mysql> SELECT * -> FROM PERFORMANCE_SCHEMA.SESSION_CONNECT_ATTRS -> WHERE processlist_id = 31\G *************************** 1. row *************************** PROCESSLIST_ID: 31 ATTR_NAME: _runtime_version ATTR_VALUE: …[Read more]
This week Oracle will release MySQL 5.7 GA, so
it’s a perfect time to do a quick review of the current state of
Percona Server 5.6.26, MySQL 5.6.26 and MySQL-5.7.8 RC. We used
two boxes from our benchmark lab for this:
– Box 1: 16 Cores+HT (32 virt cores)/fast PCIe ssd card/RAM: 192GB
– Box 2: 24 Cores+HT(48 virt cores)/fast PCIe ssd card/RAM: 128GB
Dataset: sysbench/uniform, 32 tables with 12M rows each,
Tests: sysbench – point select, oltp read only, oltp read/write
Test sequence: start server, warmup, series of the tests (each lasts 5 minutes) from 1 to 4096 threads
Tests were run for two setups:
– CPU bound (in memory) – innodb_buffer_pool_size=100GB
– IO bound – innodb_buffer_pool_size=25GB
Update 2016-01-30: restarting the IO_THREAD might be considered useful in some situations (avoiding MDEV-9138). Look for "in contrast, if the IO thread was also stopped first" in MDEV-6589 for more information.
In a previous post, I listed some sequences of commands that you should not run on a MariaDB slave that is lagging and which is using the GTID protocol. Those are the following (do not
Indexes are separate data structures that provide alternate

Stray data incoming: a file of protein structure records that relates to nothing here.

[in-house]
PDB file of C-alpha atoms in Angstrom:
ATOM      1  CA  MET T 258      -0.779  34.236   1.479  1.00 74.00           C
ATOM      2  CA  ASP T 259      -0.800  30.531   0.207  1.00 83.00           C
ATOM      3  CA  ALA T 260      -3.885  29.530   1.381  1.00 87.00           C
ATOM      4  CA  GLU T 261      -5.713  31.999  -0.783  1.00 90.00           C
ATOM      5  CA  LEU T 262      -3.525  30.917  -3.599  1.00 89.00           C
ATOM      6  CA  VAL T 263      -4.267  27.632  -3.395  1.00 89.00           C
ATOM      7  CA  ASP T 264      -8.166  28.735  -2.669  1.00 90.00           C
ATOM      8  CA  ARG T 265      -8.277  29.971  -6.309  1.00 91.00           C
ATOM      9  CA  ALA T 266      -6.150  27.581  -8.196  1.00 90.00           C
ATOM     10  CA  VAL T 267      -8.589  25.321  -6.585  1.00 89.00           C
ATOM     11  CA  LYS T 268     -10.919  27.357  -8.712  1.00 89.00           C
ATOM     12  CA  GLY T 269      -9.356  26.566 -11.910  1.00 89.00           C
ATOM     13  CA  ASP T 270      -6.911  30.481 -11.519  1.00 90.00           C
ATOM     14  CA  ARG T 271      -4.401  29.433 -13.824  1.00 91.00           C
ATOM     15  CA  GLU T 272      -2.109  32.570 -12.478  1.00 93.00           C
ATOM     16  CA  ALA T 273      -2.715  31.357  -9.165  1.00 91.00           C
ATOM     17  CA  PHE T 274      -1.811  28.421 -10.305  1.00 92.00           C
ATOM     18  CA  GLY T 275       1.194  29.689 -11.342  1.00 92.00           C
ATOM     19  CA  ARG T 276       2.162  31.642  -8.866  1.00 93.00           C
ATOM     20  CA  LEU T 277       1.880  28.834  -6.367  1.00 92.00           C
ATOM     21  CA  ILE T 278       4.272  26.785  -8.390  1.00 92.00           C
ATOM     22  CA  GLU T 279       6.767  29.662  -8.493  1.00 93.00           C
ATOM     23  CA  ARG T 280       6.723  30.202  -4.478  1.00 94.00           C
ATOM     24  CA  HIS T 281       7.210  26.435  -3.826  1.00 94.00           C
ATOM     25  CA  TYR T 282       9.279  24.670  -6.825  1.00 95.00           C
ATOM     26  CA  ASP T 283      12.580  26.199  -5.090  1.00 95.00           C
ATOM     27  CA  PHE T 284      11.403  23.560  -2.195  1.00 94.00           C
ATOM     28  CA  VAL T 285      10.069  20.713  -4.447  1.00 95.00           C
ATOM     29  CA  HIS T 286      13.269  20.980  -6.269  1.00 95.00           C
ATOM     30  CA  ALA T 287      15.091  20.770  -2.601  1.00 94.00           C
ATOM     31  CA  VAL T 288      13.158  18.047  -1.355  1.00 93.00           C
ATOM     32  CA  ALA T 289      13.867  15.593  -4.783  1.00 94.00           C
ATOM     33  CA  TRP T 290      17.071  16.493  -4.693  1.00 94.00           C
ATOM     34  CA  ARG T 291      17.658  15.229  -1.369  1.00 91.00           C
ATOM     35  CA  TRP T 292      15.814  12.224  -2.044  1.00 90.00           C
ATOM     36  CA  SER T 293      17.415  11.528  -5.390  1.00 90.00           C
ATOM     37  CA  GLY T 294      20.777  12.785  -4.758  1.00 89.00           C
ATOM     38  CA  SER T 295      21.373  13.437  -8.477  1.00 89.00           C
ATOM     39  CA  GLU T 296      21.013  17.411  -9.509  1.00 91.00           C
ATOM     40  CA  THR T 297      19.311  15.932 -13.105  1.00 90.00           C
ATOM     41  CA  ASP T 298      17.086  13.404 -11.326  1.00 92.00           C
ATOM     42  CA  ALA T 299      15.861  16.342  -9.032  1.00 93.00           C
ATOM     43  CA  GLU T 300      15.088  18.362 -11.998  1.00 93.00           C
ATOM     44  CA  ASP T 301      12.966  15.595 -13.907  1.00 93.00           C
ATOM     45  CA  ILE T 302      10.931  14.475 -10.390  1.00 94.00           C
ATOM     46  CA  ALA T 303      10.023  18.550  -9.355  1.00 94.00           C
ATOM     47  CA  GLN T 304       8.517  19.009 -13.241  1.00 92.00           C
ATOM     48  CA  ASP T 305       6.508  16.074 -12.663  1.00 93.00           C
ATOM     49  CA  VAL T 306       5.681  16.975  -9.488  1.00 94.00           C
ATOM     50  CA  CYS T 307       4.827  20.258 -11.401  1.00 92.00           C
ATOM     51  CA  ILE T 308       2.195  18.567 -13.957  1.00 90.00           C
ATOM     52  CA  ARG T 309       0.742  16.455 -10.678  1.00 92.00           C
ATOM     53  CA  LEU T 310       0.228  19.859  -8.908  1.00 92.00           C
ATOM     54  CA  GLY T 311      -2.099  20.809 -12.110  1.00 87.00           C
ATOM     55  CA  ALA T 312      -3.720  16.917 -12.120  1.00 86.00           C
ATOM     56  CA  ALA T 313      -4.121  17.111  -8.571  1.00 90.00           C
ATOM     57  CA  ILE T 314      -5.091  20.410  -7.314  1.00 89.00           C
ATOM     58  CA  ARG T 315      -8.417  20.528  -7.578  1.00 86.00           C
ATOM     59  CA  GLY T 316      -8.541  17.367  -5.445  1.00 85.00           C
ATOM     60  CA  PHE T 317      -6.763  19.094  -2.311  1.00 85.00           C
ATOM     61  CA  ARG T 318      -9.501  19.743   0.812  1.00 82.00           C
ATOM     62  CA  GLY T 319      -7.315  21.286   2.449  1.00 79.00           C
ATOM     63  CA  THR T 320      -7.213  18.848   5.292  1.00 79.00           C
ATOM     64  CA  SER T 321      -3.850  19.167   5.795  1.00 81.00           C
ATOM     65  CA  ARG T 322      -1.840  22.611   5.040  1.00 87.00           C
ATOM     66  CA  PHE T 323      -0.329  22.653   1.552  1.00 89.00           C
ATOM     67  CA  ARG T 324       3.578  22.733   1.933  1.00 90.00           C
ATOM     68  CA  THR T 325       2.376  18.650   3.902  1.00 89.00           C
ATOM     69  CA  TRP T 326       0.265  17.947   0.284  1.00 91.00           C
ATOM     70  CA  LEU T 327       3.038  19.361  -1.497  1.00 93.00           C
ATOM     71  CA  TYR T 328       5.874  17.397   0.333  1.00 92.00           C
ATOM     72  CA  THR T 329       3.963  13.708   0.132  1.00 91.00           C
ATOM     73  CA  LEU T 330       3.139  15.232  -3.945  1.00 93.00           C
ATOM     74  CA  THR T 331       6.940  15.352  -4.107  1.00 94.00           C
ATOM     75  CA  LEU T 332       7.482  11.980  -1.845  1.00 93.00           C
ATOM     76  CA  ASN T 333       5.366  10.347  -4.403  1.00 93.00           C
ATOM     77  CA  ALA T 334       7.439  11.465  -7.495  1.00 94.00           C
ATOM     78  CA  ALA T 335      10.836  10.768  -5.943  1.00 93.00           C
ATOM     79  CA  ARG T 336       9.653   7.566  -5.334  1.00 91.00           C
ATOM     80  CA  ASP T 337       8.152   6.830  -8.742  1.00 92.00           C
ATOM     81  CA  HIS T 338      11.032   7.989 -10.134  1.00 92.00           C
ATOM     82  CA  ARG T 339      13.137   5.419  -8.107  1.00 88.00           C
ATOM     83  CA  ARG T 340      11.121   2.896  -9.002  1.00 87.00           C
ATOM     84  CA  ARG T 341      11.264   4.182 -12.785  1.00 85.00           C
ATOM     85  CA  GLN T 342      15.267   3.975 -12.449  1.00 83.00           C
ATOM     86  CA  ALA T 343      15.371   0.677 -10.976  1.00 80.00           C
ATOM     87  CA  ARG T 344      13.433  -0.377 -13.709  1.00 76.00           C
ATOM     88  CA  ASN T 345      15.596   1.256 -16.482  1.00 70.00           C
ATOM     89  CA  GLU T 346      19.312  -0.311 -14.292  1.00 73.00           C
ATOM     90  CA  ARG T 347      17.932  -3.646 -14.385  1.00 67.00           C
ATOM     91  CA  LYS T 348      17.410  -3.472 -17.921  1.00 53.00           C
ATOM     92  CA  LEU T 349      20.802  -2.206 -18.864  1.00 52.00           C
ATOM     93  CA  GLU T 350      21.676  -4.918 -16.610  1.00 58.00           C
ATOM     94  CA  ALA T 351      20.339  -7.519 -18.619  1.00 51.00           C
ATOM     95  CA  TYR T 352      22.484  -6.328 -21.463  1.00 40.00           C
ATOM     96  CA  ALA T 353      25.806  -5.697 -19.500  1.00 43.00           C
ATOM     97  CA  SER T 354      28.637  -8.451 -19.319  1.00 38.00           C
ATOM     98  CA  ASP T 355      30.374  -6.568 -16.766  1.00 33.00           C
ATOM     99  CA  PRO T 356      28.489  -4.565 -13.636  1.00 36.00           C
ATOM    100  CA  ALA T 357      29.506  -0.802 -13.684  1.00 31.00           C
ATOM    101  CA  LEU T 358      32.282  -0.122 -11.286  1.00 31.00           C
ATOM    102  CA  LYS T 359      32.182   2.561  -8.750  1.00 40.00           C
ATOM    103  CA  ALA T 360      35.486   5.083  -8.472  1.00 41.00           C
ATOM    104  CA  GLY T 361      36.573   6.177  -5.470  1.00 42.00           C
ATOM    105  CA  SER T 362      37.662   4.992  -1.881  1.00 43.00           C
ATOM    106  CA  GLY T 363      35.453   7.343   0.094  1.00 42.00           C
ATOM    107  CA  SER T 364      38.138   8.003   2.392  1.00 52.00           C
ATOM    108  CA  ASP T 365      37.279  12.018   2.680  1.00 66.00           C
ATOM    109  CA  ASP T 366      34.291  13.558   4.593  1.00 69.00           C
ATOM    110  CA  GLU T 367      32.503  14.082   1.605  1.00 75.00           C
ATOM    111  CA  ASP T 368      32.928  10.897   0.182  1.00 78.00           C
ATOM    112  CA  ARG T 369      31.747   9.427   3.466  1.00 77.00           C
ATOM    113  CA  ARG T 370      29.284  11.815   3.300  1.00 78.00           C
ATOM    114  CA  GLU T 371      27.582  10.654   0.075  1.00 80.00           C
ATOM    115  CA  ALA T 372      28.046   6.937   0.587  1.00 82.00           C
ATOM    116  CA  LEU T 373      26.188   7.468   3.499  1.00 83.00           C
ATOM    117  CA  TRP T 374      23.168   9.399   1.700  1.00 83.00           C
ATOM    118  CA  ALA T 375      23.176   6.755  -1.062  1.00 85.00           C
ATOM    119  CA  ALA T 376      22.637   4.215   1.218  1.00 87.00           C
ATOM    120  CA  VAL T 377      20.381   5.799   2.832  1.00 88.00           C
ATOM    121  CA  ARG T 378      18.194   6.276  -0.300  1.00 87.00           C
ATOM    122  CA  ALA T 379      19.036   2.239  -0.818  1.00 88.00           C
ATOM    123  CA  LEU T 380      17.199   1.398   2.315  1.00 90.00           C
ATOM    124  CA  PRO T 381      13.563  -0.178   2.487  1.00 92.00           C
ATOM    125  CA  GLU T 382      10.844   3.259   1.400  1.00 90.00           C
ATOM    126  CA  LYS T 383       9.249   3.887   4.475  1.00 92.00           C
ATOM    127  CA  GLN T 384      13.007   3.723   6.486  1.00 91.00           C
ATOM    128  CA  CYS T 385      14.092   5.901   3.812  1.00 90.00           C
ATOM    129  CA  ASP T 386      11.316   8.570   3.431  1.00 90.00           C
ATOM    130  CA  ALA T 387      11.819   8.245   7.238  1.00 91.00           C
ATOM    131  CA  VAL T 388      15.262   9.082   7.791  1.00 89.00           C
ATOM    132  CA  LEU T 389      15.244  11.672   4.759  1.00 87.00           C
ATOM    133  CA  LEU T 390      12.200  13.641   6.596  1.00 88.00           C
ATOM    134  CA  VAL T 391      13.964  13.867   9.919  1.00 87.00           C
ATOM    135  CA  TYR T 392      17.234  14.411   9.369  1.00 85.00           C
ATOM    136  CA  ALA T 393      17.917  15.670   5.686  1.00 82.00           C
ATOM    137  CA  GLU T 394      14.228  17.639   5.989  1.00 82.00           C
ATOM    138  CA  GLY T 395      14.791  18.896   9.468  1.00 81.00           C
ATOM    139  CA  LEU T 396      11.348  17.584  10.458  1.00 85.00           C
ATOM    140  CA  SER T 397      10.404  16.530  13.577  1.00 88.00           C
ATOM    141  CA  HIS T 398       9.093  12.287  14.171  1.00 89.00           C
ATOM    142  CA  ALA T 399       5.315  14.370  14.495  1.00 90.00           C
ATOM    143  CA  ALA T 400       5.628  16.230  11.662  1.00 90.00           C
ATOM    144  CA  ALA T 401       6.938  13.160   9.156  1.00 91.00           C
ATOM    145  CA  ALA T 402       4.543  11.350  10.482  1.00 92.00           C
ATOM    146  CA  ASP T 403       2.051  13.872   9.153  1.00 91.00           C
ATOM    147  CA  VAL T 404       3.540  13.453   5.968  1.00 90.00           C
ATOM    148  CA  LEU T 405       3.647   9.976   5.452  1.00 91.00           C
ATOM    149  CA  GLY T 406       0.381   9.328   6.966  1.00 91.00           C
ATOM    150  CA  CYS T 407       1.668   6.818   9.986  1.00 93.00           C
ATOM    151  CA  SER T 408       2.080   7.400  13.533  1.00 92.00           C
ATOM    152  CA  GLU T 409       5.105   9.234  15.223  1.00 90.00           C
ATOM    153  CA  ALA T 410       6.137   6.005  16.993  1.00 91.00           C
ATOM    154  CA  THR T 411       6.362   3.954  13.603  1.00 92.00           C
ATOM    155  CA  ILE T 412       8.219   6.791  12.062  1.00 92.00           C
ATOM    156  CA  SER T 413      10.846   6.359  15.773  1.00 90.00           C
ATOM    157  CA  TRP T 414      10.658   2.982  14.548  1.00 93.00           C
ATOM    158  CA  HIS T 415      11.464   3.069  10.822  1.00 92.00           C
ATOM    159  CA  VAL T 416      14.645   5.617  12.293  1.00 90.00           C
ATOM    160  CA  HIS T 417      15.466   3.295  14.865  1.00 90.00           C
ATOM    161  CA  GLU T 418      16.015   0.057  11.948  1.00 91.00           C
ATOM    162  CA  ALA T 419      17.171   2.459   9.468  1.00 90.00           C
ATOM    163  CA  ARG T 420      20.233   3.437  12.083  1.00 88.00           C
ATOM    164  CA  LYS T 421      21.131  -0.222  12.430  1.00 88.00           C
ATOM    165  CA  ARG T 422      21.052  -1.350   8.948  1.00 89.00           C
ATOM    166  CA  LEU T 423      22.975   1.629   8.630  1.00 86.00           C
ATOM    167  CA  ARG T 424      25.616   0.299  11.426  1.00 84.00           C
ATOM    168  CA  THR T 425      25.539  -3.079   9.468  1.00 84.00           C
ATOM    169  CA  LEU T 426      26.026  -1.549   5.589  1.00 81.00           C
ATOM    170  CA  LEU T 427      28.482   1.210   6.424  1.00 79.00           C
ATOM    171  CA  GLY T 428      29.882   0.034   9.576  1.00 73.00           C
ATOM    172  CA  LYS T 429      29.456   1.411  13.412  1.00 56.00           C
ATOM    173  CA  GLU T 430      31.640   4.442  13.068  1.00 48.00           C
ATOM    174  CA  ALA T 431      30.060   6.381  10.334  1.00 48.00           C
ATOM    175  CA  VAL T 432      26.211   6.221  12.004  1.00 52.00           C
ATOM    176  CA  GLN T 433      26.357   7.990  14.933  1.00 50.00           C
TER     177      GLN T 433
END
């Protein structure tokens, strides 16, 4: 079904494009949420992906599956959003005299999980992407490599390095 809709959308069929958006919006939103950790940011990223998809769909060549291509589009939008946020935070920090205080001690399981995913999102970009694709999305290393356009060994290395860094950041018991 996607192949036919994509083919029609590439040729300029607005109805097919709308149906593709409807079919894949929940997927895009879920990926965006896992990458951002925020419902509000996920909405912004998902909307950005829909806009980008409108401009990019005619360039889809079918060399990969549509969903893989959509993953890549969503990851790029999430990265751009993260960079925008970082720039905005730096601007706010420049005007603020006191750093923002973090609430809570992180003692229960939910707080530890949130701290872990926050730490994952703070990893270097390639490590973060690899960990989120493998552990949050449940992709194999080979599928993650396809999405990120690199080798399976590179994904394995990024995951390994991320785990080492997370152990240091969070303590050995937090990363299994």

pathways to finding data. They can and do generally speed up the
processing of queries and other DML commands, like the
DELETE statements. Indexes are also
called fast access paths.
In the scope of the InnoDB Database Engine, the MySQL database
maintains the integrity of indexes after you create them. The
upside of indexes is that they can improve SQL statement
performance. The downside is that they impose overhead on every
DELETE statement, because the
database maintains them by inserting, updating, or deleting items
for each related change in the tables that the indexes support.
Indexes have two key properties—usability and visibility. Indexes are both usable and visible by default. That means they …[Read more]
In my last Booking.com Hackathon, I worked on MyISAM vs InnoDB for data loading (LOAD DATA IN FILE) and bulk index creation. My motivation was the following: knowing that some are still using MyISAM for this particular use-case, I wanted to verify/understand if/why InnoDB is slower than MyISAM. I do not yet have complete results on this specific subject but I found some interesting things that
Thank you for attending my July 22 webinar titled “Advanced Query Tuning in MySQL 5.6 and 5.7” (my slides and a replay available here). As promised here is the list of questions and my answers (thank you for your great questions).
Q: Here is the explain example:
mysql> explain extended select id, site_id from test_index_id where site_id=1 *************************** 1. row *************************** id: 1 select_type: SIMPLE table: test_index_id type: ref possible_keys: key_site_id key: key_site_id key_len: 5 ref: const rows: 1 filtered: 100.00 Extra: Using where; Using index
why is site_id a covered index for the query, given the fact that a) we are selecting “id”, b) key_site_id only …[Read more]